Creating Power, Creating Demand: The Caño Martín Peña Project

February 19, 2010

The development of a community land trust (CLT) in Puerto Rico might be a pretty good story by itself. What makes it an extraordinary story is that the organizing activity that led to the formation of the Caño Martín Peña Land Trust was started by the Puerto Rico Highway Department.
Caño Martín Peña was once a navigable waterway through the center of San Juan, connecting two lagoons. Impoverished squatters who migrated to San Juan from rural areas during the first half of the 20th century settled along the Caño and built their houses among mangroves. Over time, the Caño (canal) closed in with debris and waste. Over 3,000 structures were located where there was no sewer system, contributing to environmental degradation and hazardous health conditions when flooding occurred every time it rained.
With a plan to dredge the Caño in the works, the highway department embarked upon a new strategy to engage the poor communities that would be most affected. Department leaders did this as a result of very bad experiences with several projects where community opposition effectively stopped progress.
Between 2002 and 2004, highway employees enlisted leadership among the eight poor communities (20,000 residents) that border the Caño and engaged in over 700 meetings and activities, which resulted in a Comprehensive Development Plan and Land Use Plan for the area. At a recent presentation, some community leaders were crystal clear about their motivation to participate: they wanted to protect their right to relocate within the area rather than allow gentrification to push them out of the 200 acres that would be upgraded as a result of the dredging. While the communities affected are among the poorest in Puerto Rico, their employment level is higher than the average. The CLT is a tool for economic development that benefits the residents as it provides for tenure on the land.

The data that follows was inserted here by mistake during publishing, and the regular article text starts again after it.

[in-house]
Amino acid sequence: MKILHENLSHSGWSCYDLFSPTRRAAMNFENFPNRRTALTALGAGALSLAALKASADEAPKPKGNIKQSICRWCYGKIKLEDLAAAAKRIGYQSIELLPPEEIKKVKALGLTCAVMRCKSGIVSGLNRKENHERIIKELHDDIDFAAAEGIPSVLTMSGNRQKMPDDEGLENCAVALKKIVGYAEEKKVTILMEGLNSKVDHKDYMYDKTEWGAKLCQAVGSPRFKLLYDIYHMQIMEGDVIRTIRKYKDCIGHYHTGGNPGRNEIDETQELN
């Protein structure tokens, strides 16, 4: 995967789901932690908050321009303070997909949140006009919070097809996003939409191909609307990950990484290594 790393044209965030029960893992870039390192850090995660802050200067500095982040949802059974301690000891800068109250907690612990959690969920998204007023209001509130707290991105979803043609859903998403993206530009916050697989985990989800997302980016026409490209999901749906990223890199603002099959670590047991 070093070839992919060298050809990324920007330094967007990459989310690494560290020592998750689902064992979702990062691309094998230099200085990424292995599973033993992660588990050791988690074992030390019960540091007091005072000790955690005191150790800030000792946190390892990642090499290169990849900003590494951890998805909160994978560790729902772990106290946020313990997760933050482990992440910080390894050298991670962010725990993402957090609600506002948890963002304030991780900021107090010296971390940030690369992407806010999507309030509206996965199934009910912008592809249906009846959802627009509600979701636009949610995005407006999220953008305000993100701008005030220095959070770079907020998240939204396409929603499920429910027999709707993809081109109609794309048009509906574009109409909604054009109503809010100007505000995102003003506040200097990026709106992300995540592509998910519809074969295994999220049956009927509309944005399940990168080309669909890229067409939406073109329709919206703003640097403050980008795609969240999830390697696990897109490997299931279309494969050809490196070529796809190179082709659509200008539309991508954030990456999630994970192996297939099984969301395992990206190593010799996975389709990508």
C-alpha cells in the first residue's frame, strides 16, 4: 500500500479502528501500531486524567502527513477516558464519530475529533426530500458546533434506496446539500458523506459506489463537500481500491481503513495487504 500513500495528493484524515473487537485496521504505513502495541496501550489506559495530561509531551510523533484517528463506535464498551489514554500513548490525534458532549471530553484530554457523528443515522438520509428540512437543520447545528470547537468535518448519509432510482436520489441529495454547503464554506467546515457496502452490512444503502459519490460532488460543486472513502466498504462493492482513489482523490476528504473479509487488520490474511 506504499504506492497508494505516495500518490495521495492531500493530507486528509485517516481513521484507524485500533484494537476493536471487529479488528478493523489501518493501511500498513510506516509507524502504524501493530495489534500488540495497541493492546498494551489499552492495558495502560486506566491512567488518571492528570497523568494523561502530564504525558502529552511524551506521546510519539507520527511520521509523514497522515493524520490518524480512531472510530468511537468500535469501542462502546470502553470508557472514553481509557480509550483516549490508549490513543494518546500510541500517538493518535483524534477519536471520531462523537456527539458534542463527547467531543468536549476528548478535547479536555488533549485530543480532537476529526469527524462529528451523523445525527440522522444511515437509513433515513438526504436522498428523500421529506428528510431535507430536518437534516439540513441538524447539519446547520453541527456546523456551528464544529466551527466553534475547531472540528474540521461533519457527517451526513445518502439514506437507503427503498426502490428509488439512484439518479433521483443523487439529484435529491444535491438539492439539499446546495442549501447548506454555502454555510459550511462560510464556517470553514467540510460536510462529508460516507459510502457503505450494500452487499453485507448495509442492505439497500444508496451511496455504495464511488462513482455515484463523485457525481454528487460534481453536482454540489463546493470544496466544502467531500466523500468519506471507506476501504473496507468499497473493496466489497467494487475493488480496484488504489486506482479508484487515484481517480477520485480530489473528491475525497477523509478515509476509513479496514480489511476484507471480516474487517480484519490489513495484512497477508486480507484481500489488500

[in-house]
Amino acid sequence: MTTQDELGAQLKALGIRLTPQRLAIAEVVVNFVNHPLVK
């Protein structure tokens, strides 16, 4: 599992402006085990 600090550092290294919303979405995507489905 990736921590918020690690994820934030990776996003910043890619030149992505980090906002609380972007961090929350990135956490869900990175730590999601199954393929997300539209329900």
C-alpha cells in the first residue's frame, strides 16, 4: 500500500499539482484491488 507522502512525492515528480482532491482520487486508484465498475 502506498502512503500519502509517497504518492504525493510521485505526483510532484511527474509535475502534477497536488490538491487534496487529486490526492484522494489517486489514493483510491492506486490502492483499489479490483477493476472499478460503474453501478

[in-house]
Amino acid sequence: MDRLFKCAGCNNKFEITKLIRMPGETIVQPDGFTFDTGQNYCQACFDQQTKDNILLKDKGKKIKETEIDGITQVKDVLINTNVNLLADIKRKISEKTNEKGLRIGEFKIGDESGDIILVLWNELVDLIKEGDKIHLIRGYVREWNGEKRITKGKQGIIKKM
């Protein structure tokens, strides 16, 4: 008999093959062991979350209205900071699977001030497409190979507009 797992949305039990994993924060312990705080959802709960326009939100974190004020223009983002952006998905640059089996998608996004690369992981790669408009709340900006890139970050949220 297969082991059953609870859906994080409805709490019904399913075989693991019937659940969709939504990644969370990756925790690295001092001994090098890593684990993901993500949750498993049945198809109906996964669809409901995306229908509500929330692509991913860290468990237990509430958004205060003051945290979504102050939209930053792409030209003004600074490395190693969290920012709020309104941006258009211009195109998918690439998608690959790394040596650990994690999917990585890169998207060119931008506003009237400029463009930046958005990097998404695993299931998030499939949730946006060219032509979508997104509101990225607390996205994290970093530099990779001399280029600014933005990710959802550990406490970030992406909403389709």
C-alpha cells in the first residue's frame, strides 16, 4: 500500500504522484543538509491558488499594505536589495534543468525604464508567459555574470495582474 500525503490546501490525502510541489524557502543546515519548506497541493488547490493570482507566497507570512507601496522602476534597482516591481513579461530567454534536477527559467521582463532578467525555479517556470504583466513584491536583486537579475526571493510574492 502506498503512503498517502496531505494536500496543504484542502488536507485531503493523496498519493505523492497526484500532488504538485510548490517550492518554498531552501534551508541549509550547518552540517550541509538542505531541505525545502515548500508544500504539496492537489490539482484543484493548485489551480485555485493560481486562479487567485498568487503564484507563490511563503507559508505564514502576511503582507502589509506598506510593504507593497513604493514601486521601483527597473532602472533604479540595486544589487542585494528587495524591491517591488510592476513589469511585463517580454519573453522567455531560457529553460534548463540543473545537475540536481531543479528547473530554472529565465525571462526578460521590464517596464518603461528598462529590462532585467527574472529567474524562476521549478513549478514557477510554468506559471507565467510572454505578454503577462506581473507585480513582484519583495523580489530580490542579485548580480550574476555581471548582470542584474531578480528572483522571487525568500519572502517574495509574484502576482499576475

In 2004, a law was passed creating two bodies that would implement the plans: ENLACE Corporation (the administrative body) and the Caño Martín Peña Community Land Trust (CMP-CLT). The CMP-CLT was a new threshold in Puerto Rican public policy, transferring over 200 acres of public land next to the “Golden Mile” (San Juan's financial district) to a trust held by the residents. Over the next two years another participatory process engaged all the residents in establishing the regulations that govern the land trust and the rights of the residents with regard to holding or transferring their property.
Despite support voiced by the newly elected governor during the electoral process, in 2009 the mayor of San Juan and the governor got legislation passed that transferred the land back to the municipality of San Juan and enables the municipality to grant individual land ownership to the residents, eliminating the Land Trust and creating divisive incentives within the community. This action was consistent with the potential for gentrification, as individuals will have incentive to sell to the highest bidders, which the Land Trust had prevented. The CMP-CLT, backed by the G-8 (group of eight communities), sued the government, and the government has countersued.
The latest political events notwithstanding, this effort is another chapter in a strong history of the success of community organizing in the development of land trusts. The transfer of power to enable poor communities to manage their own destiny is a change that we should all support. This change takes work, dedication, and most of all time, and the tenacity to stick with the process until communities are prepared to take over.
I hope I’ve inspired some funders out there to think about how they might include more community organizing and initiative in their discussions and investments. For those who may be willing to build some capacity, I encourage them to support organizing and advocacy training for community and nonprofit leaders.
Monday's post: Striking a Balance Between Supply and Demand.
Tuesday's post: Perhaps Change Starts at Home: University Outreach Programs.

Thursday's post: From Service to Organizing: The Story of Sapientis.

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Rip Rapson
President and CEO
The Kresge Foundation